Search The Archive

Search form

Collection Search
Date: September 16th 1916
To
Dad
From
Sid
Letter

Cheriton, Kent
Sept. 16, 1916

Dear Dad:

I am back to my unit again thank goodness. From rumours, there is to be a draft of two hundred sent to France shortly. I know darn well that I am going, likewise Adrian as we are both in the foremost training companies and have passed our shooting and entrenching course. We finished up the entrenching by staying all night in the trenches filling sand bags, building parapets, etc.
Adrian has also taken up a bombing course.

I would like to impress upon you to try and see the picture (movies) called the Battle of the Somme. These pictures are the real things and about four of the six movie men were killed in their taking. I saw them last night and am perfectly aware to what we are shortly going into.
Without exaggeration the Germans are suffering pure "Hell" from our artillery, just wait "till you see the pictures.

I am trying to get up to London next Thursday but I am not yet sure whether I can make it. I am going to write and see if Uncle can put me up however.

Orlow Reeve wrote and asked me to come and see them shortly but I do not know if I will be able to do so.

We started our bombing course of seven days to-day. Gee though the bombs are vicious little beasts. Out there every soldier is armed with at least two black little pear shaped bombs each weighing a pound. They are called "Mells grenades" and are about the safest bomb of the lot to handle. These bombs are issued, two per man over there just like a ration. The other grenades are not cheerful things to handle. They are all right until the percussion cap is adjusted. This cap is a very much more powerful one than the caps used for a blasting charge and are so delicate that they often go off by the heat of the hand.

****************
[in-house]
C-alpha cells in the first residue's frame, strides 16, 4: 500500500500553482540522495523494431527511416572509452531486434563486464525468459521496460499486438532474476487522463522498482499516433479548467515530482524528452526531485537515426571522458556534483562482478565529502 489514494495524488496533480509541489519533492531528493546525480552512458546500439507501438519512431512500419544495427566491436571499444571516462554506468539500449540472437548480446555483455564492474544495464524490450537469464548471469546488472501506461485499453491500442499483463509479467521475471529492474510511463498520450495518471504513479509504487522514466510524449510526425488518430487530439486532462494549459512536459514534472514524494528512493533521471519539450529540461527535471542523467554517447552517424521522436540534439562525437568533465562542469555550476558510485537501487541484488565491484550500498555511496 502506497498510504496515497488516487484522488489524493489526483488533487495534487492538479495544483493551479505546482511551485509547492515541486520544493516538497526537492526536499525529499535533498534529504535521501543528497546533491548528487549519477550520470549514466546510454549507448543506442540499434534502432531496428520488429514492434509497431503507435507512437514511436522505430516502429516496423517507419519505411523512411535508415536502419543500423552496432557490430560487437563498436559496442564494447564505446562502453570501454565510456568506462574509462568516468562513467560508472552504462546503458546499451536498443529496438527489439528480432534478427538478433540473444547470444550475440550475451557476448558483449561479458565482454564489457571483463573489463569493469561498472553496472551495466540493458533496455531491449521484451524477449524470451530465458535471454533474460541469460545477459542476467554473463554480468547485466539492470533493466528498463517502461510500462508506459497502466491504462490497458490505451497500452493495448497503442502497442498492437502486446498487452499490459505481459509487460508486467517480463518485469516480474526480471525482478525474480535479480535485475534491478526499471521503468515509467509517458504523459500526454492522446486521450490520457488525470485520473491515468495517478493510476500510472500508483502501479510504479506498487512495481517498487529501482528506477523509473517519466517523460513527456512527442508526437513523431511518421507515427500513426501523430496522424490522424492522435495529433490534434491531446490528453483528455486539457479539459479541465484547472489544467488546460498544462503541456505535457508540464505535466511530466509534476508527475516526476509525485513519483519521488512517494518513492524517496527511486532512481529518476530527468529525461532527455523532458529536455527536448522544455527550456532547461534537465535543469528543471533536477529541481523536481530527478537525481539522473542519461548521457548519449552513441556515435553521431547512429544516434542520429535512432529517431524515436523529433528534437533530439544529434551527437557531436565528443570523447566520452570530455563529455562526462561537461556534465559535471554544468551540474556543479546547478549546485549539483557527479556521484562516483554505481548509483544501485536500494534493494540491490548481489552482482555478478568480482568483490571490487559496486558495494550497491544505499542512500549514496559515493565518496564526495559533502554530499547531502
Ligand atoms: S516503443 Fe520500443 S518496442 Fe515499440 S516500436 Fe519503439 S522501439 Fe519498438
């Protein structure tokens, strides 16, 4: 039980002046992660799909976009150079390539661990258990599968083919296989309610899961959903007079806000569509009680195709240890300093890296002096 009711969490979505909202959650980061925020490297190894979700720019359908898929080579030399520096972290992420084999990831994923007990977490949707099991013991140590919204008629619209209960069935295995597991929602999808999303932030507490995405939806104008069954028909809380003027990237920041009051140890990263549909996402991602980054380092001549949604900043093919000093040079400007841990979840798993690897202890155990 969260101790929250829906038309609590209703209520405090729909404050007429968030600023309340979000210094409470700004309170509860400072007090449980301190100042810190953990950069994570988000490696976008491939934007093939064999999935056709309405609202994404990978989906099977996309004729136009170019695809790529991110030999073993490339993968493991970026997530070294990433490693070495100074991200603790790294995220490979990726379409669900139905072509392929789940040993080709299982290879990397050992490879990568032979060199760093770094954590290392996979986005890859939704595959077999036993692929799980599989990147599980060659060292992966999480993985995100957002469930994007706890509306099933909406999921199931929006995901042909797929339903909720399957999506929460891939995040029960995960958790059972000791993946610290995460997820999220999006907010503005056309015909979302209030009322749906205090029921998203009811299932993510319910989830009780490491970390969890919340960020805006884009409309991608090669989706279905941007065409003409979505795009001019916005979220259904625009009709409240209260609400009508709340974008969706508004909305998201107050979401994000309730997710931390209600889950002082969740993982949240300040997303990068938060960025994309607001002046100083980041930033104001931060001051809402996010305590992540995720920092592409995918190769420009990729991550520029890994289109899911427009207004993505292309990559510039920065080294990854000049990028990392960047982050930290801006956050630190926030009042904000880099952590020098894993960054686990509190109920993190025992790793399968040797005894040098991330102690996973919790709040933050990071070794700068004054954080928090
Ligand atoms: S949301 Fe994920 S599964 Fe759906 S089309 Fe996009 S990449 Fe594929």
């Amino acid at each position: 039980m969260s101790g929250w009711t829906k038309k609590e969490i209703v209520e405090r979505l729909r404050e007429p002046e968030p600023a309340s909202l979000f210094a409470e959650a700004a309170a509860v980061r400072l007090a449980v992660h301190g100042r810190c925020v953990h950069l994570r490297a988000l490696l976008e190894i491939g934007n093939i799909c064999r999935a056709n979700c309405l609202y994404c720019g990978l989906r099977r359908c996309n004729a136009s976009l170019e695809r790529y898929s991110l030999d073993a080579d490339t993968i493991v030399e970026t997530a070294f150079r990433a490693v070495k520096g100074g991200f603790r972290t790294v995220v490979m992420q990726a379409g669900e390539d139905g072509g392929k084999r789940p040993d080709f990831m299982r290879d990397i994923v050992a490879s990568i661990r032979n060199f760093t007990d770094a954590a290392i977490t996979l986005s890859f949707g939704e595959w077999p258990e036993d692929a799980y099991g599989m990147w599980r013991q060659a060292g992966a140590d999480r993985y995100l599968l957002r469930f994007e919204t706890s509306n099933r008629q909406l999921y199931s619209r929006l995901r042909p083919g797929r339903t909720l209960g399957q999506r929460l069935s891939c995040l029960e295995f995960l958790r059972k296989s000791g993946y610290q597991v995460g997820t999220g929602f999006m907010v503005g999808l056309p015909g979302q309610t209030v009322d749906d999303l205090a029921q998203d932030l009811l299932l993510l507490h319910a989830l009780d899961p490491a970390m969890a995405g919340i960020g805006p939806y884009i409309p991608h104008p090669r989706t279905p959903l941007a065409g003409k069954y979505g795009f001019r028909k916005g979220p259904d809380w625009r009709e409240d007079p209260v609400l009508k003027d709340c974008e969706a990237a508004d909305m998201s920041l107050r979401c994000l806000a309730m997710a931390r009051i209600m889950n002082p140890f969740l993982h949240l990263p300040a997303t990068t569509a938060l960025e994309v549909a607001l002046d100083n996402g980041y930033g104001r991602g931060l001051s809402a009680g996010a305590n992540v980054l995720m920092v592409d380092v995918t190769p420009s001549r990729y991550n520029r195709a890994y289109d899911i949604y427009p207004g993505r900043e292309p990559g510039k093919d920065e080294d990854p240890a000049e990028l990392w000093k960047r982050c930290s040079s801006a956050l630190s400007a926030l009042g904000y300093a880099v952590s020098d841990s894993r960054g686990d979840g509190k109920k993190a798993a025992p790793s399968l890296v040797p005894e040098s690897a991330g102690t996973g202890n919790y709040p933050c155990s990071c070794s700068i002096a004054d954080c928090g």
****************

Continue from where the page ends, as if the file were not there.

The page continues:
I suppose you have all heard of our latest success, the fighting automobile known over there as
'tanks". Without the least exaggeration these huge things will, knock down a cottage and walk over the top of the ruins, walk over a nine foot trench, smash up dug-outs, knock down a stone wall and smash up trees that get in its way as if they were matches, and all the time belching out a hail of lead from its numerous quick-firers. No wonder the wretched Germans are frightened of it.

I read where one scared German colonel rushed up to a tank which was sitting on a smashed
German dug-out and throwing up his hands shouted "Mercy, Komerad
"Well come on inside" said a voice within the monster and a hole suddenly opened and made to witness the most exciting calamities most likely ever seen by a German!

We successfully passed our final medical examination a couple of days ago. It was funny to see some of the fellows trying to fail out on their eye tests. One fellow in particular after making an awful ass of himself finally wound up by declaring that he couldn't even see the targets down at the range. "What score did you make?" asked the doctor. "One hundred and fifteen" replied he of the weak eyes (90 constitutes a 1st class shot) "You are all right "said the doctor. Who no doubt had such cases before.

Last Sunday and old prospector named "Bell" and myself had the prettiest five mile walk in the country about here. The country scenery here is very beautiful indeed. We stopped at an inn to see if we could get some beer (I occasionally have "arf a pint) and were told by a rosy looking barmaid that that in was closed, therefore we completed a very nice quiet Sunday afternoon.

Adrian walked off to a place four miles from here to see a very old church. He met a kind old lady who very kindly asked him to supper and told him to bring along his chum sometime. Of course we all teased him about his latest hit.

I got a letter from Keith to-day and laughed when he told me about his peeling back.

Well, old man write when you can and take care of yourself.

Your loving son, Sid